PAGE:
Migration and crime at the EU borders in Croatia
The topics of migration and crime are often interlinked. There are different perspectives on how human mobility and criminality relate to one another; the EU, for example, often legitimizes its migration control policies with combating crime, such as human smuggling or trafficking. Academic scholars and migration solidarity activists in turn have criticized such reasoning, emphasizing how this has contributed to the criminalization of migration. This project analyzes and compares differing perceptions around the crime-migration nexus, considering how migration and crime are perceived to relate to one another in the context of clandestine mobility-gatekeeping across external EU borders in Croatia.
What is the background of this project?
Clandestine cross-border movements are often facilitated or even controlled by certain actors, so-called mobility-gatekeepers. They include human smugglers or traffickers, who organize unauthorized border crossings into the EU, often with mutual consent and upon request of the people-on-the-move, but at times also with deception, coercion, or the use of force. Much of the EU’s efforts to combat clandestine migration and related crime targets this type of mobility-gatekeeping. And since the EU member states have largely abolished internal border controls, many of the practices to control such migration and the associated crimes have been externalized and take place at the shared external borders.
Along many of these external EU borders, however, one can observe additional forms of clandestine cross-border movements and mobility-gatekeeping; not only are people trying to enter the EU, but at the same time, the very same people are often immediately expelled of out of EU territory – often with the use of force resulting in violations of (fundamental) rights. The actors involved in external border control and mobility-gatekeeping include both national border guards and European actors, such as Frontex, the European border and coast guard agency.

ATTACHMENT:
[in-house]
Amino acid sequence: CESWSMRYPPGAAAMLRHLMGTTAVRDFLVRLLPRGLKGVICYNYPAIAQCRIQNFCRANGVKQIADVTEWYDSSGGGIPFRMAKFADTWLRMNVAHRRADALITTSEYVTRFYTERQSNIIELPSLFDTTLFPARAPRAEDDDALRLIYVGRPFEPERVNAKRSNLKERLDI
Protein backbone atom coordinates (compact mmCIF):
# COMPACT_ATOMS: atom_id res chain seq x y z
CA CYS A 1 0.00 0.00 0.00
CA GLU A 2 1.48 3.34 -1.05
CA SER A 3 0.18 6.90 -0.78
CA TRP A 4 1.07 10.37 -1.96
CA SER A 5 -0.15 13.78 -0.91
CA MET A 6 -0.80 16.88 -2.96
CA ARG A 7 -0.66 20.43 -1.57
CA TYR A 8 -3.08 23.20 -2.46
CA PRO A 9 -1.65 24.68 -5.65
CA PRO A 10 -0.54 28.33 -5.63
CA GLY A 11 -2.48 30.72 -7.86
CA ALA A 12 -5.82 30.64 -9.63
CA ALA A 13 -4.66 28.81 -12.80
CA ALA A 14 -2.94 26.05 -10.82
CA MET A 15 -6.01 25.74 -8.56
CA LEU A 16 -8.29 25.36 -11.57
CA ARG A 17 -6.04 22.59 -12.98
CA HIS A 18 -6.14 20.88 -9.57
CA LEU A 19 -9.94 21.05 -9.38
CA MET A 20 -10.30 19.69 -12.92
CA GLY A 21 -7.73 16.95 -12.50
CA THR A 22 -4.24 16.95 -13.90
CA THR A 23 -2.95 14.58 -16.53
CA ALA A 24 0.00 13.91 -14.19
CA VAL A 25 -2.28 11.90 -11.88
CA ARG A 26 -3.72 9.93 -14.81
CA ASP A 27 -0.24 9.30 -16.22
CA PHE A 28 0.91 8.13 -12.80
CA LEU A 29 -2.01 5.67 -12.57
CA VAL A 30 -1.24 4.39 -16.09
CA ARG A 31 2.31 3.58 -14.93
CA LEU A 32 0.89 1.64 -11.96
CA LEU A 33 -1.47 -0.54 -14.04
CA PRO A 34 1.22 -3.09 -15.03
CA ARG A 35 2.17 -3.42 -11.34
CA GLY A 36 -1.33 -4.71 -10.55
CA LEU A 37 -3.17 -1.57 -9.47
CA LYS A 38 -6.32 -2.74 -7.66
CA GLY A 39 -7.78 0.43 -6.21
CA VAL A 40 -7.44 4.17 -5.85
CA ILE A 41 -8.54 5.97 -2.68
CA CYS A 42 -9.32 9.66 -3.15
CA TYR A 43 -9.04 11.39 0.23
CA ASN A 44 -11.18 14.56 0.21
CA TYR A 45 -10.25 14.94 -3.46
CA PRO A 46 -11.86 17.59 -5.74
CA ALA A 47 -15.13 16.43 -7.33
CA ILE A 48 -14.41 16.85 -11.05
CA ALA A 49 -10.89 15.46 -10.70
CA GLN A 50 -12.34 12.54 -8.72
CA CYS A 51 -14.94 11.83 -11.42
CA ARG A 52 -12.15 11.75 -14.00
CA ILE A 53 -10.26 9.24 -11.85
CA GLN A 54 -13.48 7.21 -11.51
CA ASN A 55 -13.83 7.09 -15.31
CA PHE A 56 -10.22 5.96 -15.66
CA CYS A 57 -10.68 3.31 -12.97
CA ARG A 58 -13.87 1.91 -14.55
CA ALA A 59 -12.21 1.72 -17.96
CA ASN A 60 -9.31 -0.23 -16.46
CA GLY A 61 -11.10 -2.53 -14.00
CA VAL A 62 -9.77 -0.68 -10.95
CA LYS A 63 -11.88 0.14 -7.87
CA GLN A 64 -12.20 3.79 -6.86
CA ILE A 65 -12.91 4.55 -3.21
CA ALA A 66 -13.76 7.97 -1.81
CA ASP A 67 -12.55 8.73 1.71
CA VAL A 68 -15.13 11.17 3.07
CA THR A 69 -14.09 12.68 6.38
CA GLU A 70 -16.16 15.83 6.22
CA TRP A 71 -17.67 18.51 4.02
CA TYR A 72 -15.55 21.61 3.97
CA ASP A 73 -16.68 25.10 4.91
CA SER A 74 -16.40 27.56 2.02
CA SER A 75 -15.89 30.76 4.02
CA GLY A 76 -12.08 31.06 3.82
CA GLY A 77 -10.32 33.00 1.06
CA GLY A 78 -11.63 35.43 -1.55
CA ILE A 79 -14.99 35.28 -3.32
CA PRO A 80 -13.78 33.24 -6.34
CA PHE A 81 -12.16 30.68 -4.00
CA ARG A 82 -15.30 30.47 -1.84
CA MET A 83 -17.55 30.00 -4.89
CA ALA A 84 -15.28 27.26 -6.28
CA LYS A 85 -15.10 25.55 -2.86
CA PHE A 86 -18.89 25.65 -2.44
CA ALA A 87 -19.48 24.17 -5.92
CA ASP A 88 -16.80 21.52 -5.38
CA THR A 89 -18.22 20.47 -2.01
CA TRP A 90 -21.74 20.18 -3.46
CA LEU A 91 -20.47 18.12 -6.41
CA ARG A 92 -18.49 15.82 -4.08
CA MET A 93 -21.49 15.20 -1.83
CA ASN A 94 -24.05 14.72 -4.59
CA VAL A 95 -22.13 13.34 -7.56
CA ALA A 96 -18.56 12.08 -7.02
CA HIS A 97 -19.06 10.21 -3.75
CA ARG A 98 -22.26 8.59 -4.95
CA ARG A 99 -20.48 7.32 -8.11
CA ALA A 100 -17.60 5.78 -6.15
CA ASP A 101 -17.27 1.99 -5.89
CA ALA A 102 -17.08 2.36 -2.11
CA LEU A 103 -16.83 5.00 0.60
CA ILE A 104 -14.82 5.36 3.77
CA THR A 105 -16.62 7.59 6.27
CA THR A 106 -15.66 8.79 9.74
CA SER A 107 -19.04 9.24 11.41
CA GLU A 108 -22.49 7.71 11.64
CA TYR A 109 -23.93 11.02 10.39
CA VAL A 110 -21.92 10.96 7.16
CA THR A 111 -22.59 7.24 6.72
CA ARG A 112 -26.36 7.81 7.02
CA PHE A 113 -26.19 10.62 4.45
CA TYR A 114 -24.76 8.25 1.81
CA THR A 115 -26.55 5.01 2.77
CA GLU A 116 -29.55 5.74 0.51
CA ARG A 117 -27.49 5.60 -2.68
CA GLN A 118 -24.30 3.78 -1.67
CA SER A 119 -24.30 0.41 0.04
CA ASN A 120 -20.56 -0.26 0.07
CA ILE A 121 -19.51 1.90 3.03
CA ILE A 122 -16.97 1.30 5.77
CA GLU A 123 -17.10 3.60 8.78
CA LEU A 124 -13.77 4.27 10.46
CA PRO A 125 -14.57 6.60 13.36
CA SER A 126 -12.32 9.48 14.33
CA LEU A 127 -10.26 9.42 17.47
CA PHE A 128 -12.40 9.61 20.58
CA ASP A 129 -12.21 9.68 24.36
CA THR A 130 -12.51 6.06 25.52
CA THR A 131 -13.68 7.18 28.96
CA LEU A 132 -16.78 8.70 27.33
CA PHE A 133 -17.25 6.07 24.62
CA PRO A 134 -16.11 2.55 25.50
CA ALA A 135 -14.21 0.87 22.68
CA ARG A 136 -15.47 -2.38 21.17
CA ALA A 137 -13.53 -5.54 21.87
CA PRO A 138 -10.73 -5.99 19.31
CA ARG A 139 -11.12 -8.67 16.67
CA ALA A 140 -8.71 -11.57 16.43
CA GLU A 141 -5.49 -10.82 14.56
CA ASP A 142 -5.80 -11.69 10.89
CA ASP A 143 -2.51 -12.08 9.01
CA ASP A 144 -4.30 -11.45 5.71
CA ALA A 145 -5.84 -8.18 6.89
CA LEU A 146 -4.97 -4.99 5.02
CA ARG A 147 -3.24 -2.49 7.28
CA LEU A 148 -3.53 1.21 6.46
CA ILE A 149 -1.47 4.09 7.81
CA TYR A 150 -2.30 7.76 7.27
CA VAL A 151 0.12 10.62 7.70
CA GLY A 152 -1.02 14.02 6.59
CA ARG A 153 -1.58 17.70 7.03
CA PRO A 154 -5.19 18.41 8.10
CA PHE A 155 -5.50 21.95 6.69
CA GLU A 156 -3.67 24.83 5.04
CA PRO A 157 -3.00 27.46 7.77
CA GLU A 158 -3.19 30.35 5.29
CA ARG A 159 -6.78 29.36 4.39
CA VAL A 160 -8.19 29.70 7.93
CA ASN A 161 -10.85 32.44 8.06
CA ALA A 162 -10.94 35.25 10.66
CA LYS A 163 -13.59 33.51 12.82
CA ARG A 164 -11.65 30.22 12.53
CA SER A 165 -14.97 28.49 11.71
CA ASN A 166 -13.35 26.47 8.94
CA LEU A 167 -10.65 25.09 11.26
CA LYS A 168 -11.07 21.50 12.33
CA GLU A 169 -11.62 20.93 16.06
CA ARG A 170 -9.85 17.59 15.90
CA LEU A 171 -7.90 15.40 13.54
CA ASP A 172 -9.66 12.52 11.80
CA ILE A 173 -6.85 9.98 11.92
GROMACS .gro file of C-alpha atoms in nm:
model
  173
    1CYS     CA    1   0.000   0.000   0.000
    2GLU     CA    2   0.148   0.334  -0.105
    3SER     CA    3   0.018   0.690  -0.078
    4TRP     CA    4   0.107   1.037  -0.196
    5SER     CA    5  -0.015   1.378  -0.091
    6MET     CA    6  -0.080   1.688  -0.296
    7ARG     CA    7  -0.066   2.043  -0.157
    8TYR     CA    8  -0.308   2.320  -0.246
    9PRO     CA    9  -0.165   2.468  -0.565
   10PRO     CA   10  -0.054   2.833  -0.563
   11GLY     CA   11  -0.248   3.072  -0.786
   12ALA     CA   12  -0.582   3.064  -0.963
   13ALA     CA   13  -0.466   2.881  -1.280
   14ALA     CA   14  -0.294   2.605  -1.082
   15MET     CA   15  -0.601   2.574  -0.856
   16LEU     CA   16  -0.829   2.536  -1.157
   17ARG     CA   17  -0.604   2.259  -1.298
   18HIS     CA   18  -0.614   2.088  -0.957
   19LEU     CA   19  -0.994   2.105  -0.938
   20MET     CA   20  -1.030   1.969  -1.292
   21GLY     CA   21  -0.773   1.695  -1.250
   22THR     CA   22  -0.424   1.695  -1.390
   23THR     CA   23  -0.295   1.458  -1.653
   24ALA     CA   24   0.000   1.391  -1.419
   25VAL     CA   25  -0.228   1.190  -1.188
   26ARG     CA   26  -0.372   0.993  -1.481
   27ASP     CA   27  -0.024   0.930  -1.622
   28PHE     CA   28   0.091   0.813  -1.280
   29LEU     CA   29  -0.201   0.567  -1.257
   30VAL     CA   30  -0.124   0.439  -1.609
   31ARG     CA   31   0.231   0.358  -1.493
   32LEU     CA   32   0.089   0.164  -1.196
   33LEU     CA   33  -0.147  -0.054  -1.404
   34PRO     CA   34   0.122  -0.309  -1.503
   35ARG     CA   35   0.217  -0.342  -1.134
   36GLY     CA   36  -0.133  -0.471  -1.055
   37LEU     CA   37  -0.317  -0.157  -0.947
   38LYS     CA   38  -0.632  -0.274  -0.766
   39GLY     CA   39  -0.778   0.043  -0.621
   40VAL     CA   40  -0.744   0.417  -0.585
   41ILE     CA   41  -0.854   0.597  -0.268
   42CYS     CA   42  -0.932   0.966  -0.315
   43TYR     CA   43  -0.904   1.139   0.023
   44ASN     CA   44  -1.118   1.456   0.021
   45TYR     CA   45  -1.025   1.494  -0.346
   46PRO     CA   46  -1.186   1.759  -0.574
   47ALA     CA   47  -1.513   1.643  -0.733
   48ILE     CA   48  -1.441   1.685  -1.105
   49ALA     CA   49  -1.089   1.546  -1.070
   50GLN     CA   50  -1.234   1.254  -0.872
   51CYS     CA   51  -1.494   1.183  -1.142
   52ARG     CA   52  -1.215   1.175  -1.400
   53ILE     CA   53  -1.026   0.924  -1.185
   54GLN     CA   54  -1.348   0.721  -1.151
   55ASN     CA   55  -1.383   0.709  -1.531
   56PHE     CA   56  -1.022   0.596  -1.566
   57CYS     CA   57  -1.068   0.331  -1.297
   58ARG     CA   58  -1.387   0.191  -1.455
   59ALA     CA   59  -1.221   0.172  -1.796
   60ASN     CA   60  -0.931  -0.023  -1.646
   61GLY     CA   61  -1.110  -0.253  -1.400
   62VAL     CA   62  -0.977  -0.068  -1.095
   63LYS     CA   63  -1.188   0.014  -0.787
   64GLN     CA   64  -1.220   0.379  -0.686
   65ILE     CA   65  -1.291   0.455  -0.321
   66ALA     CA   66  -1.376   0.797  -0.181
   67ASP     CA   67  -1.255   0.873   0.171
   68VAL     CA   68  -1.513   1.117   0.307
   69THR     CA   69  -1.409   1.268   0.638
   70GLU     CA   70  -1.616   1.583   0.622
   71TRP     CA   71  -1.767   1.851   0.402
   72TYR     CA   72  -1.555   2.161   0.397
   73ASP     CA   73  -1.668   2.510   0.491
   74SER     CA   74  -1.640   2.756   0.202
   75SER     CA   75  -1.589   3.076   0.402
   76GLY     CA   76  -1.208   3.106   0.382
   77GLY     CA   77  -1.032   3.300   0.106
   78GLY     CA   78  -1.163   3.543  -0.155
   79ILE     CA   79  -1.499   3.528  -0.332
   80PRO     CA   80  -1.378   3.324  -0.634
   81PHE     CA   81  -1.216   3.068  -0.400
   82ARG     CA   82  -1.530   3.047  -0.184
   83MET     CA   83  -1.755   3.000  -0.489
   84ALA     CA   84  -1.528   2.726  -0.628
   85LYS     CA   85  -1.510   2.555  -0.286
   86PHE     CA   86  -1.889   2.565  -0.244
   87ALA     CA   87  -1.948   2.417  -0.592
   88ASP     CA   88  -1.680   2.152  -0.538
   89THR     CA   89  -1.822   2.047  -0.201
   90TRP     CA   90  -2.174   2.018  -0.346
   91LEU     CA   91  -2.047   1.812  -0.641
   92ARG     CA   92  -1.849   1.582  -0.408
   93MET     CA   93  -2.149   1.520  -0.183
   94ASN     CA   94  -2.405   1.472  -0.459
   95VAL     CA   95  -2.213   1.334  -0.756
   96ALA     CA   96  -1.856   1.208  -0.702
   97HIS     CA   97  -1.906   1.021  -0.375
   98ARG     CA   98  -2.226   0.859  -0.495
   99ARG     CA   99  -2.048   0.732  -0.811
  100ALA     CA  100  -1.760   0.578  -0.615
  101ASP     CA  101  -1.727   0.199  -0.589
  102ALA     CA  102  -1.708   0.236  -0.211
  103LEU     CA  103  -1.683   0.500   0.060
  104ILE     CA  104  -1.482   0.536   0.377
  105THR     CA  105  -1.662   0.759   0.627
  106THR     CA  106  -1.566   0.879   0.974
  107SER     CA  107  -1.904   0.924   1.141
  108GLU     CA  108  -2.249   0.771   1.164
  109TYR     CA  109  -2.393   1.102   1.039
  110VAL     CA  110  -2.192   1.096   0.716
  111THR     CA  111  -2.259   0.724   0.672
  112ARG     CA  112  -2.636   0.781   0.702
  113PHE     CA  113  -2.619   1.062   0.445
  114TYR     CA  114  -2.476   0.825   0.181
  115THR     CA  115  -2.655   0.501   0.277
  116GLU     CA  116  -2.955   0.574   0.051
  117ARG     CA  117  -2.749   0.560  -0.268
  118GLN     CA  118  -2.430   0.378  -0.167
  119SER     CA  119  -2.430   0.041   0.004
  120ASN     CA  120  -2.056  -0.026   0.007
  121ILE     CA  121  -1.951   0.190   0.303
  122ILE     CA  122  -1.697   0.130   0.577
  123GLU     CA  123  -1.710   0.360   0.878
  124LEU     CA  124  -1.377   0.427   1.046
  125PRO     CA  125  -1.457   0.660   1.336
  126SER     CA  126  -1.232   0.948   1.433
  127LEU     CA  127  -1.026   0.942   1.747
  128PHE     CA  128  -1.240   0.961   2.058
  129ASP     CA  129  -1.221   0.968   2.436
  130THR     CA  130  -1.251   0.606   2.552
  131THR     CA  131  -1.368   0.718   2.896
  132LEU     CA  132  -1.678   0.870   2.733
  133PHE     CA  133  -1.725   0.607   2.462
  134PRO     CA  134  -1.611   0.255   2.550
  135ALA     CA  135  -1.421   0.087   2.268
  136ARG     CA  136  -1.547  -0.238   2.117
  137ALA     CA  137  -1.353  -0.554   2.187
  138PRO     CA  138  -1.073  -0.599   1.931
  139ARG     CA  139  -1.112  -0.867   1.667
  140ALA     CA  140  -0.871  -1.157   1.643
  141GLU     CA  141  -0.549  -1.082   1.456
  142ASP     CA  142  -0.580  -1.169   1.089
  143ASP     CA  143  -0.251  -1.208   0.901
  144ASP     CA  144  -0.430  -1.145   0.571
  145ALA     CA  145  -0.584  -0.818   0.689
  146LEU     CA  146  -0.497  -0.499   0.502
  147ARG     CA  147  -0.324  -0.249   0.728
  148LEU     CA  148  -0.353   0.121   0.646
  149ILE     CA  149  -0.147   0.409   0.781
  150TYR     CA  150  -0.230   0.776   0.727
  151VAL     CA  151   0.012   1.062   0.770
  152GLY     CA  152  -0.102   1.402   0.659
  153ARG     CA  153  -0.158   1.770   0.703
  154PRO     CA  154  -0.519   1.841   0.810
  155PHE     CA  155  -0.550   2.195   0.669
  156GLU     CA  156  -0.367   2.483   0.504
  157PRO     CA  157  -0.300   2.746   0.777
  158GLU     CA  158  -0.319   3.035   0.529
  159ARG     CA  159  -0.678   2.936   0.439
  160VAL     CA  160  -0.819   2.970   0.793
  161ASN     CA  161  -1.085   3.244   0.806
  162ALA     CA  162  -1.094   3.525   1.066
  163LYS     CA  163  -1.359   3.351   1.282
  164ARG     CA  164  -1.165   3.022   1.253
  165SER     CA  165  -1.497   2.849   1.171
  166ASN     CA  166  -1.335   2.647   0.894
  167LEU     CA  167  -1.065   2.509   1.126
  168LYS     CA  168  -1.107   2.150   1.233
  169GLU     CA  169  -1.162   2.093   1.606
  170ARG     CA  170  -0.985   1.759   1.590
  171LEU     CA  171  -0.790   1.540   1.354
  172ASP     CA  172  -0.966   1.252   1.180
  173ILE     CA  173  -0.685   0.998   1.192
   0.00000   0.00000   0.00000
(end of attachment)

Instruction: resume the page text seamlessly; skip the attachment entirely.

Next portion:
What research questions are addressed?
This project studies the different types of mobility-gatekeeping mentioned above, and how they relate to crime. Thereby, the analysis builds on the case study of external EU borders between Croatia, Serbia, and Bosnia-Herzegovina.
The following questions are addressed:
- Who are the actors involved in mobility-gatekeeping at external EU borders in Croatia, and what role does the EU play therein?
- How do people in the border area – including people-on-the-move, locals, or NGOs – understand the role of the different mobility gatekeepers?
- How do they perceive mobility-gatekeeping and crime to be interlinked?
- To what extent do these local perceptions on the entanglement of crime and mobility differ from political discourses and scholarly debates?
What kind of data will be analyzed?
The research builds on both primary data collected during fieldwork in Croatia and its border areas with Serbia and Bosnia-Herzegovina, and secondary data such as legal and policy documents, border violence testimonies, and academic literature. The fieldwork includes participant observation in the border area, as well as semi-structured and ethnographic interviews with participants in the research area.
Overall, this research project is at the juncture of migration law and policy, criminal law, and border criminology. It builds on theoretical frameworks such as crimmigration, anti-policy, and critical theory, combining legal, political, and ethnographic theories, methods, and data sources.
Official project title:
The crime-migration nexus in mobility-gatekeeping at external EU borders in Croatia.
Who is responsible for this project?
How is this project funded?
- Tilburg University, BAD Fund
- Catherine van Tussenbroek Fonds
What time is the time frame of the project?
How can you take part in the project?
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